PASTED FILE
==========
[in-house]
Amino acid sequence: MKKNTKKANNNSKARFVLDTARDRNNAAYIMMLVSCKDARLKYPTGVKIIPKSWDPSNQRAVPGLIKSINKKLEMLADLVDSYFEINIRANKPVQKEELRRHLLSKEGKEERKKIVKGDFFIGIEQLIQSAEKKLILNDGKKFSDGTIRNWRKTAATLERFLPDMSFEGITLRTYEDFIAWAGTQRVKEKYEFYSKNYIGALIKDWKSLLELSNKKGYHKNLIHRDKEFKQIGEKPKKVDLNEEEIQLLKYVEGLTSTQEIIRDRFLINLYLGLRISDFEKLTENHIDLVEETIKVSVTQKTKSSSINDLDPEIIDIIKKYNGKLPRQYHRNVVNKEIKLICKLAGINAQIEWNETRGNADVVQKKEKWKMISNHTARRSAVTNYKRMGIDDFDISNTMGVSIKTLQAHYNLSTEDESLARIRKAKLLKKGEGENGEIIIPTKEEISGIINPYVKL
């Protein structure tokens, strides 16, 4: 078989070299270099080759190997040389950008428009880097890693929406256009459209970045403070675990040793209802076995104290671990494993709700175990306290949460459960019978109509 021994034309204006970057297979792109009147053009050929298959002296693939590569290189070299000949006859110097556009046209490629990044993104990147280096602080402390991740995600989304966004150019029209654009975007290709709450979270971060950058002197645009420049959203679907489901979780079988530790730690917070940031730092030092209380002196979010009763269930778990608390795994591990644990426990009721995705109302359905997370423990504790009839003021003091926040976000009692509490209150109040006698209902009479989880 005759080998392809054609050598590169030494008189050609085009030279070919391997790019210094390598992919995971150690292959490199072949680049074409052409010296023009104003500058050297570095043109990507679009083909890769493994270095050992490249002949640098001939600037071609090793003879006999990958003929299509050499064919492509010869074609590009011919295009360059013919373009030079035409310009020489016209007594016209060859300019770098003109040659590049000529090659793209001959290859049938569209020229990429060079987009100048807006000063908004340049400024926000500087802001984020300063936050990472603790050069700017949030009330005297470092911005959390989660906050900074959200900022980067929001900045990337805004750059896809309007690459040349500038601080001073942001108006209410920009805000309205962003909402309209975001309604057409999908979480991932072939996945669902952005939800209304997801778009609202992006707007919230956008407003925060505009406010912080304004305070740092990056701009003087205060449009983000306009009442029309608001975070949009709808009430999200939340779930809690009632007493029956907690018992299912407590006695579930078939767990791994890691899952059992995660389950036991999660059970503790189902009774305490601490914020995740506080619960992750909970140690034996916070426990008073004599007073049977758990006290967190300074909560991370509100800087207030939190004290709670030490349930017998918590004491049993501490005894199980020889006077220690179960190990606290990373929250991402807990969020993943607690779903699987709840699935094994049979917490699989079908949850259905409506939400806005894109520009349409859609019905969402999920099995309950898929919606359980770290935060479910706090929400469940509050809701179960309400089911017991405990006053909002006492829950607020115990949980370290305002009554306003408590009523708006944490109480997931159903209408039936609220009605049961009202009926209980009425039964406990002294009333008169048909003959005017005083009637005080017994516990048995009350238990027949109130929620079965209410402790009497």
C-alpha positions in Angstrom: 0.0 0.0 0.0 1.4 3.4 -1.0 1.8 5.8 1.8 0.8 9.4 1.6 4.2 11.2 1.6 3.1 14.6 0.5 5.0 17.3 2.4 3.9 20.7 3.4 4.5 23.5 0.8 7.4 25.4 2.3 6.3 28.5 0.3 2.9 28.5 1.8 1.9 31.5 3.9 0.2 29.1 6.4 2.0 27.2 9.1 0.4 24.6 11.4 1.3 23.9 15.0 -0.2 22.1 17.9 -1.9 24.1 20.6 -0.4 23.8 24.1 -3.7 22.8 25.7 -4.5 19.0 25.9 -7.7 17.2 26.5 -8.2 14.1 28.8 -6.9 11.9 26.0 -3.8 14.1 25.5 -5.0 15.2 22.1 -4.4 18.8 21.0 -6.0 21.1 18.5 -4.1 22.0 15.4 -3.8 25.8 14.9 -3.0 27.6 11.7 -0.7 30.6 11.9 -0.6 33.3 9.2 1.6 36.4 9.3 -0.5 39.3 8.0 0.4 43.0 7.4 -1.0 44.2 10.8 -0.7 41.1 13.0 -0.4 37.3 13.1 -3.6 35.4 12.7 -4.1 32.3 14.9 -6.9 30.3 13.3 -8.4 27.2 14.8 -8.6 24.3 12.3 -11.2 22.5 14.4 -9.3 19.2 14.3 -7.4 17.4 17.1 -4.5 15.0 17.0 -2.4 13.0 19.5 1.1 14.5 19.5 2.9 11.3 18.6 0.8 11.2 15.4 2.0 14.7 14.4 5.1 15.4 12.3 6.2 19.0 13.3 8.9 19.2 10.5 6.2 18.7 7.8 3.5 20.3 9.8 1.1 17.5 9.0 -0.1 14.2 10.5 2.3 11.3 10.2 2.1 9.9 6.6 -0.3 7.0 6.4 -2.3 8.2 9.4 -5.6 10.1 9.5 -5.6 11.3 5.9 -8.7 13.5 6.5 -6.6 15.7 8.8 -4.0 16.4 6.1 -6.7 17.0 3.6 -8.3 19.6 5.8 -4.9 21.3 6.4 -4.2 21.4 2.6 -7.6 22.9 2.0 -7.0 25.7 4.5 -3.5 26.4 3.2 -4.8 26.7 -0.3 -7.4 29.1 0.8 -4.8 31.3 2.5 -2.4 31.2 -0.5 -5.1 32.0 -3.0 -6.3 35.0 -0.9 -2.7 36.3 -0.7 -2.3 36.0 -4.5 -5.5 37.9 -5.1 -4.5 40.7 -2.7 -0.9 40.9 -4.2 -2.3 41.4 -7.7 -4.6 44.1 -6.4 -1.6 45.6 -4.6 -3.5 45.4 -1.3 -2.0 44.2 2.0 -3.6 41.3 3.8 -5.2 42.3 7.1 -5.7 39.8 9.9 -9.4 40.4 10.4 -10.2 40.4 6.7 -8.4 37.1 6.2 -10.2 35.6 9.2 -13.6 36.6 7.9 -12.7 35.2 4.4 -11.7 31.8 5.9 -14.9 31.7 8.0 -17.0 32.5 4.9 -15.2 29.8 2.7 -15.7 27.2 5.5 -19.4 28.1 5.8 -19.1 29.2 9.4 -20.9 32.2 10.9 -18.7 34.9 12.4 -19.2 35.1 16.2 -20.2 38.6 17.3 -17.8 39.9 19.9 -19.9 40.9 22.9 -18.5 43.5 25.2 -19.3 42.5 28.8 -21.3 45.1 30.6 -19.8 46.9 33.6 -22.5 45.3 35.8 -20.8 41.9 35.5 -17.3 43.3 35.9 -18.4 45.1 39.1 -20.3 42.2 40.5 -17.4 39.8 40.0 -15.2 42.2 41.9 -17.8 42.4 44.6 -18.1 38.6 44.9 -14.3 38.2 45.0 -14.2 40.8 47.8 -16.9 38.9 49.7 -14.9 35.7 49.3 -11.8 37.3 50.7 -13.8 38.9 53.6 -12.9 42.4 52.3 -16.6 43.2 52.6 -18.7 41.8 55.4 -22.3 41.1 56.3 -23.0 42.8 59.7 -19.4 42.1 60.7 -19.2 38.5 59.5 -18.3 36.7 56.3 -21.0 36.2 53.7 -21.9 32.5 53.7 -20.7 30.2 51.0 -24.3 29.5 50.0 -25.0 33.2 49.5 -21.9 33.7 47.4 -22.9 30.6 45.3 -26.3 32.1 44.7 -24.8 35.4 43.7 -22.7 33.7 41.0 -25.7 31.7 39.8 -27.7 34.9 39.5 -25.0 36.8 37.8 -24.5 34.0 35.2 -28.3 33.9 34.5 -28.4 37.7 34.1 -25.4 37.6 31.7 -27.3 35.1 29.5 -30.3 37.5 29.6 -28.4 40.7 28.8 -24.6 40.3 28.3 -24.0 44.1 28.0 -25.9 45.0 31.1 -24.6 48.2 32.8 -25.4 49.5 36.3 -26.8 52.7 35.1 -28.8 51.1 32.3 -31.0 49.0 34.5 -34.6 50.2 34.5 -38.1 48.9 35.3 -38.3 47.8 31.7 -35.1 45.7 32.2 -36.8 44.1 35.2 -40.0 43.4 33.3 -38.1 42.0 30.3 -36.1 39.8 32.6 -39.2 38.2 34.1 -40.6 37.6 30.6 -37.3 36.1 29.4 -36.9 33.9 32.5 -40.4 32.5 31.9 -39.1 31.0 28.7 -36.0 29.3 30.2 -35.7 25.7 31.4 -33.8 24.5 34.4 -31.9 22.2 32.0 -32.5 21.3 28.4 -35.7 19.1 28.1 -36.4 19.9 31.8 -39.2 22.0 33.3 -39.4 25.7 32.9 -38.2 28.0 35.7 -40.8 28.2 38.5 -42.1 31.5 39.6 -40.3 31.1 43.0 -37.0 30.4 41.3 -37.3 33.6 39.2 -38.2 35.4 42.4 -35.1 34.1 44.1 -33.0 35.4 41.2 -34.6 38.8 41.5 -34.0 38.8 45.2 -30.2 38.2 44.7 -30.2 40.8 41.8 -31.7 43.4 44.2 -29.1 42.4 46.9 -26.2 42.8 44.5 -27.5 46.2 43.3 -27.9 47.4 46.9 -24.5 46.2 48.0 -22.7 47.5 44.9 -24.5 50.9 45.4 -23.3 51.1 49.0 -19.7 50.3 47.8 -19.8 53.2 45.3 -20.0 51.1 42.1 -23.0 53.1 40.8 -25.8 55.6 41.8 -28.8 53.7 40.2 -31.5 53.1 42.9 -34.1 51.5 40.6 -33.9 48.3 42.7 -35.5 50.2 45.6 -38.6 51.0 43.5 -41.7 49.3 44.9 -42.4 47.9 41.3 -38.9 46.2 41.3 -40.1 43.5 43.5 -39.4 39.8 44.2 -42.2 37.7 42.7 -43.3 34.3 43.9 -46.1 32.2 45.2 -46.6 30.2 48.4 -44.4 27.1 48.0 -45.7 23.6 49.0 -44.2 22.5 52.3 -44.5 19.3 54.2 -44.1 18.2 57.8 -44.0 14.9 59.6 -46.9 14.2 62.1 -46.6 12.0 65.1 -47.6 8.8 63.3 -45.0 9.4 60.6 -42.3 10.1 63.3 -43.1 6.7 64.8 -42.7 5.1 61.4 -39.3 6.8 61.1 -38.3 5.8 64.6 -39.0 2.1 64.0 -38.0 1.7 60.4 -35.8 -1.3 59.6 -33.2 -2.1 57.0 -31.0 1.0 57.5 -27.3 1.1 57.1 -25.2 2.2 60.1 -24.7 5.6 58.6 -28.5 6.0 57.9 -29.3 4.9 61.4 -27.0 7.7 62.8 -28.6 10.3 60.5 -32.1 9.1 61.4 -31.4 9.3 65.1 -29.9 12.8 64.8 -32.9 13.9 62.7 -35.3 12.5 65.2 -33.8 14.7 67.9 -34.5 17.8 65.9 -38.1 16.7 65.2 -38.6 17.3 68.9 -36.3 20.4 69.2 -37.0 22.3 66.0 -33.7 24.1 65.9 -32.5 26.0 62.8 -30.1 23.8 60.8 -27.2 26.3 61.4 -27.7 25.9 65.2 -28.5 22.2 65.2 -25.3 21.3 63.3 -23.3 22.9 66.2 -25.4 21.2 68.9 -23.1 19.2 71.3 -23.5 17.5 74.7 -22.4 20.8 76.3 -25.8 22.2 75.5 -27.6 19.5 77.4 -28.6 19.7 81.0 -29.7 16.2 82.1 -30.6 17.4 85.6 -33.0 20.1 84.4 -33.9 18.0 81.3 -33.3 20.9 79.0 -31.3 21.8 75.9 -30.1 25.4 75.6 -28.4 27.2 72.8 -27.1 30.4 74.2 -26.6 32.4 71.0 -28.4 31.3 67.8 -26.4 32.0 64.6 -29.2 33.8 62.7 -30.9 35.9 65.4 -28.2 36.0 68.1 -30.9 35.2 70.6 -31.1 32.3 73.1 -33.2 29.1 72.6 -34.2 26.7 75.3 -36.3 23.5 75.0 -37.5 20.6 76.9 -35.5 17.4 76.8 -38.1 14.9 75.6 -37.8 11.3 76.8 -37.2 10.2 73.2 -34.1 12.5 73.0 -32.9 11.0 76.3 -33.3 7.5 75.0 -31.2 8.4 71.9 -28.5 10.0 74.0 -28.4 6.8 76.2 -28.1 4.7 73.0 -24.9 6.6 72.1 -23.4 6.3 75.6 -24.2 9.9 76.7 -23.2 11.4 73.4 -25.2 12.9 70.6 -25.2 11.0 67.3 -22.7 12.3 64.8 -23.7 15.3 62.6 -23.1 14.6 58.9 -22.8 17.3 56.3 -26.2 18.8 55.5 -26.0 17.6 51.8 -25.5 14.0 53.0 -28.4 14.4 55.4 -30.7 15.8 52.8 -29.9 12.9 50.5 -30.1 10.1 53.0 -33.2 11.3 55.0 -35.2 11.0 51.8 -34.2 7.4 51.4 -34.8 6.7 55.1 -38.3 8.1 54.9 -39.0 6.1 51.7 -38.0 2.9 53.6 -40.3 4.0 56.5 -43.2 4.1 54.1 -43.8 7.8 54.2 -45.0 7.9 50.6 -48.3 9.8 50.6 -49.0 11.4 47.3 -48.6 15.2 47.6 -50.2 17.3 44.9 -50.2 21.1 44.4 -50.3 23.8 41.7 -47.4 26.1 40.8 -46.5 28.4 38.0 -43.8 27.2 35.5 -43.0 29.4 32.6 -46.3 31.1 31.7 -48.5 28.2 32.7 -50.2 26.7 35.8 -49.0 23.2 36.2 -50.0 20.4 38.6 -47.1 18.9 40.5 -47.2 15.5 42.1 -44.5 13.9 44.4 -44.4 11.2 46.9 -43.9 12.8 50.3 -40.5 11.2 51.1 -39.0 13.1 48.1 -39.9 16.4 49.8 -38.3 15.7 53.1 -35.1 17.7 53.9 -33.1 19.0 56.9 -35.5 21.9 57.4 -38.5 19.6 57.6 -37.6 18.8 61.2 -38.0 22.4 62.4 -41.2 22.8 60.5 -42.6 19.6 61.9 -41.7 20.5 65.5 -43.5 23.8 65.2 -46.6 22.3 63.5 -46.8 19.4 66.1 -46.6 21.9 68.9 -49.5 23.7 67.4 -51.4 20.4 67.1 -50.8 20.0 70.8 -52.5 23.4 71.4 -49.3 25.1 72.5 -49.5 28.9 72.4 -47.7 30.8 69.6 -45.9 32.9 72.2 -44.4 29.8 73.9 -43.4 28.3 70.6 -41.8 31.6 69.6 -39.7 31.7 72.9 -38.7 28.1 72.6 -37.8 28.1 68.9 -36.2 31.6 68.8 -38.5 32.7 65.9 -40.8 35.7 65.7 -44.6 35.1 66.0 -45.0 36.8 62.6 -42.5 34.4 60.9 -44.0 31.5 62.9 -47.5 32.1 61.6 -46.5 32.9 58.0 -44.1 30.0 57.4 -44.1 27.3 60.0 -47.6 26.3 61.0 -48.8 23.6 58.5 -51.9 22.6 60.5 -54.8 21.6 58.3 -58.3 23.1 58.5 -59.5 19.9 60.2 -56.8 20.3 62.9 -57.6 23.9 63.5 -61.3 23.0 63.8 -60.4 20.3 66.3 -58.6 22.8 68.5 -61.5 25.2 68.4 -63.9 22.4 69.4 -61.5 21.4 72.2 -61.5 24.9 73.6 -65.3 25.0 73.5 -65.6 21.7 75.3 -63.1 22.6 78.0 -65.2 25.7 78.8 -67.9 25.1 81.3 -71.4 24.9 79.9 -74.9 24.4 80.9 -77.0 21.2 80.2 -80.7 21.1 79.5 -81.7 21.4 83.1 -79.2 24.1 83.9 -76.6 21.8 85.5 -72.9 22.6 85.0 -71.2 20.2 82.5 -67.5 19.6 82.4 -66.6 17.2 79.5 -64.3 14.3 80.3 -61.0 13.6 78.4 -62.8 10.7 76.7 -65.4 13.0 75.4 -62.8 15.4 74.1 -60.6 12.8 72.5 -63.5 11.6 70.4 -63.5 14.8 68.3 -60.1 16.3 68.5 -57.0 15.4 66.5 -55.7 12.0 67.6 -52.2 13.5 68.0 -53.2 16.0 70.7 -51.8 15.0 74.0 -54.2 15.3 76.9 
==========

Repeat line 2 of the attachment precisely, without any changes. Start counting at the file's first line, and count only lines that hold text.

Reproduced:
Amino acid sequence: MKKNTKKANNNSKARFVLDTARDRNNAAYIMMLVSCKDARLKYPTGVKIIPKSWDPSNQRAVPGLIKSINKKLEMLADLVDSYFEINIRANKPVQKEELRRHLLSKEGKEERKKIVKGDFFIGIEQLIQSAEKKLILNDGKKFSDGTIRNWRKTAATLERFLPDMSFEGITLRTYEDFIAWAGTQRVKEKYEFYSKNYIGALIKDWKSLLELSNKKGYHKNLIHRDKEFKQIGEKPKKVDLNEEEIQLLKYVEGLTSTQEIIRDRFLINLYLGLRISDFEKLTENHIDLVEETIKVSVTQKTKSSSINDLDPEIIDIIKKYNGKLPRQYHRNVVNKEIKLICKLAGINAQIEWNETRGNADVVQKKEKWKMISNHTARRSAVTNYKRMGIDDFDISNTMGVSIKTLQAHYNLSTEDESLARIRKAKLLKKGEGENGEIIIPTKEEISGIINPYVKL